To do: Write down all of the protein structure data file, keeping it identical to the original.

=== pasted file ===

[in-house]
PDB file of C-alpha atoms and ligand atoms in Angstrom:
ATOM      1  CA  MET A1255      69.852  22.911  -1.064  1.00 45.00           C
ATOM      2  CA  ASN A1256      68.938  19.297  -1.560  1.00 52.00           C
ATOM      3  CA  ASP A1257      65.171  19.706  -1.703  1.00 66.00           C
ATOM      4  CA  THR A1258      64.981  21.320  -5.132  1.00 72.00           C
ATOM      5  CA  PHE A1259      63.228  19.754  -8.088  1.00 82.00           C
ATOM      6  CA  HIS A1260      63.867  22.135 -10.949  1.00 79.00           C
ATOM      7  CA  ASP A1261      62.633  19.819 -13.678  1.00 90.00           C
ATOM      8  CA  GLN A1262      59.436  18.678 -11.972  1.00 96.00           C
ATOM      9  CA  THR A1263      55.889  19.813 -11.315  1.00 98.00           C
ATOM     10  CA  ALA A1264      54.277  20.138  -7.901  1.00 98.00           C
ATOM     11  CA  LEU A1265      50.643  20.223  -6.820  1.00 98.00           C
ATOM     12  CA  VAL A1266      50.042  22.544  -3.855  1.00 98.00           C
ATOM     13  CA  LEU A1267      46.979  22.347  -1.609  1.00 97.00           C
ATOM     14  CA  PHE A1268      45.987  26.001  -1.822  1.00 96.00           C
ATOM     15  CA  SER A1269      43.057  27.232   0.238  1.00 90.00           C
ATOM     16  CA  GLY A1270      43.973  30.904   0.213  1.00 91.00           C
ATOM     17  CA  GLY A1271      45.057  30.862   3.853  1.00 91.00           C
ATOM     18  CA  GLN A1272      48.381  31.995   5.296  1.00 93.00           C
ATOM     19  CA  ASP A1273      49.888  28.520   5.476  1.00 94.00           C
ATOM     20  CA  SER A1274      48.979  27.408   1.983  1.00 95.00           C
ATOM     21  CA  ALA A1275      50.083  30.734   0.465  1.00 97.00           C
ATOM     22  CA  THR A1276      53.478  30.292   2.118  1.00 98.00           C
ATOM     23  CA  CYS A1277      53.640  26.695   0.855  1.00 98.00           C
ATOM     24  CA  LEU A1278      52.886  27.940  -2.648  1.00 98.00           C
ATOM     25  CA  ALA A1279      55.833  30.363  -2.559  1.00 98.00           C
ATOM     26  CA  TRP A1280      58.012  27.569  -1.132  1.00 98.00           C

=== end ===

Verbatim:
[in-house]
PDB file of C-alpha atoms and ligand atoms in Angstrom:
ATOM      1  CA  MET A1255      69.852  22.911  -1.064  1.00 45.00           C
ATOM      2  CA  ASN A1256      68.938  19.297  -1.560  1.00 52.00           C
ATOM      3  CA  ASP A1257      65.171  19.706  -1.703  1.00 66.00           C
ATOM      4  CA  THR A1258      64.981  21.320  -5.132  1.00 72.00           C
ATOM      5  CA  PHE A1259      63.228  19.754  -8.088  1.00 82.00           C
ATOM      6  CA  HIS A1260      63.867  22.135 -10.949  1.00 79.00           C
ATOM      7  CA  ASP A1261      62.633  19.819 -13.678  1.00 90.00           C
ATOM      8  CA  GLN A1262      59.436  18.678 -11.972  1.00 96.00           C
ATOM      9  CA  THR A1263      55.889  19.813 -11.315  1.00 98.00           C
ATOM     10  CA  ALA A1264      54.277  20.138  -7.901  1.00 98.00           C
ATOM     11  CA  LEU A1265      50.643  20.223  -6.820  1.00 98.00           C
ATOM     12  CA  VAL A1266      50.042  22.544  -3.855  1.00 98.00           C
ATOM     13  CA  LEU A1267      46.979  22.347  -1.609  1.00 97.00           C
ATOM     14  CA  PHE A1268      45.987  26.001  -1.822  1.00 96.00           C
ATOM     15  CA  SER A1269      43.057  27.232   0.238  1.00 90.00           C
ATOM     16  CA  GLY A1270      43.973  30.904   0.213  1.00 91.00           C
ATOM     17  CA  GLY A1271      45.057  30.862   3.853  1.00 91.00           C
ATOM     18  CA  GLN A1272      48.381  31.995   5.296  1.00 93.00           C
ATOM     19  CA  ASP A1273      49.888  28.520   5.476  1.00 94.00           C
ATOM     20  CA  SER A1274      48.979  27.408   1.983  1.00 95.00           C
ATOM     21  CA  ALA A1275      50.083  30.734   0.465  1.00 97.00           C
ATOM     22  CA  THR A1276      53.478  30.292   2.118  1.00 98.00           C
ATOM     23  CA  CYS A1277      53.640  26.695   0.855  1.00 98.00           C
ATOM     24  CA  LEU A1278      52.886  27.940  -2.648  1.00 98.00           C
ATOM     25  CA  ALA A1279      55.833  30.363  -2.559  1.00 98.00           C
ATOM     26  CA  TRP A1280      58.012  27.569  -1.132  1.00 98.00           C